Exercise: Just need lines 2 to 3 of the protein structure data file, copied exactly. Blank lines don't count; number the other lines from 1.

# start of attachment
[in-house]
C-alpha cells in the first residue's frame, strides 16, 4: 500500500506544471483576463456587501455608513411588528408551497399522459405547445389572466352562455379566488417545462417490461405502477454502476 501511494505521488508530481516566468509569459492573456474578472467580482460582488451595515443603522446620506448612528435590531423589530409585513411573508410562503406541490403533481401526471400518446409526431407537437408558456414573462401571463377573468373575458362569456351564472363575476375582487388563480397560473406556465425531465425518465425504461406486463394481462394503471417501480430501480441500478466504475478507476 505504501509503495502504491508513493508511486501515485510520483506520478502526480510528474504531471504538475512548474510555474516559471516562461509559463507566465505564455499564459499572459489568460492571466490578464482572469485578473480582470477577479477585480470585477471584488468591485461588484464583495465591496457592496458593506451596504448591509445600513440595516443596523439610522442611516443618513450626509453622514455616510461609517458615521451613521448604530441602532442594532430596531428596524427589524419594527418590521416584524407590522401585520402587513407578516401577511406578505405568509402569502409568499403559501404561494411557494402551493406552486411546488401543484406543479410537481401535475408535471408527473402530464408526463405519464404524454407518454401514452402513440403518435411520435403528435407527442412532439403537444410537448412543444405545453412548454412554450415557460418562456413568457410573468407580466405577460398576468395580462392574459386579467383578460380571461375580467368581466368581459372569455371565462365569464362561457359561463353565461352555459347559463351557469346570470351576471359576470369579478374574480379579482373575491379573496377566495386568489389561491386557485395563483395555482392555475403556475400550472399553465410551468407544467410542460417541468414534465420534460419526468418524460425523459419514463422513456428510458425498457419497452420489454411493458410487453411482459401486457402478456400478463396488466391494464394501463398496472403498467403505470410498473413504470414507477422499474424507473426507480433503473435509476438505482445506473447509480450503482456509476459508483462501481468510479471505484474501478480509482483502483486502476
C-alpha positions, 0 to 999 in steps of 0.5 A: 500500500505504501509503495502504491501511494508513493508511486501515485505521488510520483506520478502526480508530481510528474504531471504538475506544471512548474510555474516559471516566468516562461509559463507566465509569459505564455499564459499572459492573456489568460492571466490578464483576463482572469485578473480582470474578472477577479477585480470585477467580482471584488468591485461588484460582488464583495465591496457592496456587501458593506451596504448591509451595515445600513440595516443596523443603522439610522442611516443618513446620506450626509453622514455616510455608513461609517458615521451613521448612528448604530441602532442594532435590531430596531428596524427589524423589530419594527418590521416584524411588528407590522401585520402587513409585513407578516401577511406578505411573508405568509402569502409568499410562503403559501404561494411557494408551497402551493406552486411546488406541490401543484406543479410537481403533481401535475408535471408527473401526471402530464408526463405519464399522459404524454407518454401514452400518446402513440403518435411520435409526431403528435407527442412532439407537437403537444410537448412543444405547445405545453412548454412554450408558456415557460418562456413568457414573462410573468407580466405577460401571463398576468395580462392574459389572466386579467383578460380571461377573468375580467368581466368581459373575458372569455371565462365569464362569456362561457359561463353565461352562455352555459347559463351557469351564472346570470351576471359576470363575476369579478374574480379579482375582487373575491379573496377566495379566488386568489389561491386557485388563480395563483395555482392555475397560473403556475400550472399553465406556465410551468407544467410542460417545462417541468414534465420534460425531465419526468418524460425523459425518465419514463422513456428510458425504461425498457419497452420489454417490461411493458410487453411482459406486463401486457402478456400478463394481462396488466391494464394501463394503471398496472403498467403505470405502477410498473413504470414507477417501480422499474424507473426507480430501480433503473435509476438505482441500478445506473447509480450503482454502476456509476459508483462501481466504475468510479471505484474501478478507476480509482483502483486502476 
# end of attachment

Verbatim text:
C-alpha cells in the first residue's frame, strides 16, 4: 500500500506544471483576463456587501455608513411588528408551497399522459405547445389572466352562455379566488417545462417490461405502477454502476 501511494505521488508530481516566468509569459492573456474578472467580482460582488451595515443603522446620506448612528435590531423589530409585513411573508410562503406541490403533481401526471400518446409526431407537437408558456414573462401571463377573468373575458362569456351564472363575476375582487388563480397560473406556465425531465425518465425504461406486463394481462394503471417501480430501480441500478466504475478507476 505504501509503495502504491508513493508511486501515485510520483506520478502526480510528474504531471504538475512548474510555474516559471516562461509559463507566465505564455499564459499572459489568460492571466490578464482572469485578473480582470477577479477585480470585477471584488468591485461588484464583495465591496457592496458593506451596504448591509445600513440595516443596523439610522442611516443618513450626509453622514455616510461609517458615521451613521448604530441602532442594532430596531428596524427589524419594527418590521416584524407590522401585520402587513407578516401577511406578505405568509402569502409568499403559501404561494411557494402551493406552486411546488401543484406543479410537481401535475408535471408527473402530464408526463405519464404524454407518454401514452402513440403518435411520435403528435407527442412532439403537444410537448412543444405545453412548454412554450415557460418562456413568457410573468407580466405577460398576468395580462392574459386579467383578460380571461375580467368581466368581459372569455371565462365569464362561457359561463353565461352555459347559463351557469346570470351576471359576470369579478374574480379579482373575491379573496377566495386568489389561491386557485395563483395555482392555475403556475400550472399553465410551468407544467410542460417541468414534465420534460419526468418524460425523459419514463422513456428510458425498457419497452420489454411493458410487453411482459401486457402478456400478463396488466391494464394501463398496472403498467403505470410498473413504470414507477422499474424507473426507480433503473435509476438505482445506473447509480450503482456509476459508483462501481468510479471505484474501478480509482483502483486502476
C-alpha positions, 0 to 999 in steps of 0.5 A: 500500500505504501509503495502504491501511494508513493508511486501515485505521488510520483506520478502526480508530481510528474504531471504538475506544471512548474510555474516559471516566468516562461509559463507566465509569459505564455499564459499572459492573456489568460492571466490578464483576463482572469485578473480582470474578472477577479477585480470585477467580482471584488468591485461588484460582488464583495465591496457592496456587501458593506451596504448591509451595515445600513440595516443596523443603522439610522442611516443618513446620506450626509453622514455616510455608513461609517458615521451613521448612528448604530441602532442594532435590531430596531428596524427589524423589530419594527418590521416584524411588528407590522401585520402587513409585513407578516401577511406578505411573508405568509402569502409568499410562503403559501404561494411557494408551497402551493406552486411546488406541490401543484406543479410537481403533481401535475408535471408527473401526471402530464408526463405519464399522459404524454407518454401514452400518446402513440403518435411520435409526431403528435407527442412532439407537437403537444410537448412543444405547445405545453412548454412554450408558456415557460418562456413568457414573462410573468407580466405577460401571463398576468395580462392574459389572466386579467383578460380571461377573468375580467368581466368581459373575458372569455371565462365569464362569456362561457359561463353565461352562455352555459347559463351557469351564472346570470351576471359576470363575476369579478374574480379579482375582487373575491379573496377566495379566488386568489389561491386557485388563480395563483395555482392555475397560473403556475400550472399553465406556465410551468407544467410542460417545462417541468414534465420534460425531465419526468418524460425523459425518465419514463422513456428510458425504461425498457419497452420489454417490461411493458410487453411482459406486463401486457402478456400478463394481462396488466391494464394501463394503471398496472403498467403505470405502477410498473413504470414507477417501480422499474424507473426507480430501480433503473435509476438505482441500478445506473447509480450503482454502476456509476459508483462501481466504475468510479471505484474501478478507476480509482483502483486502476 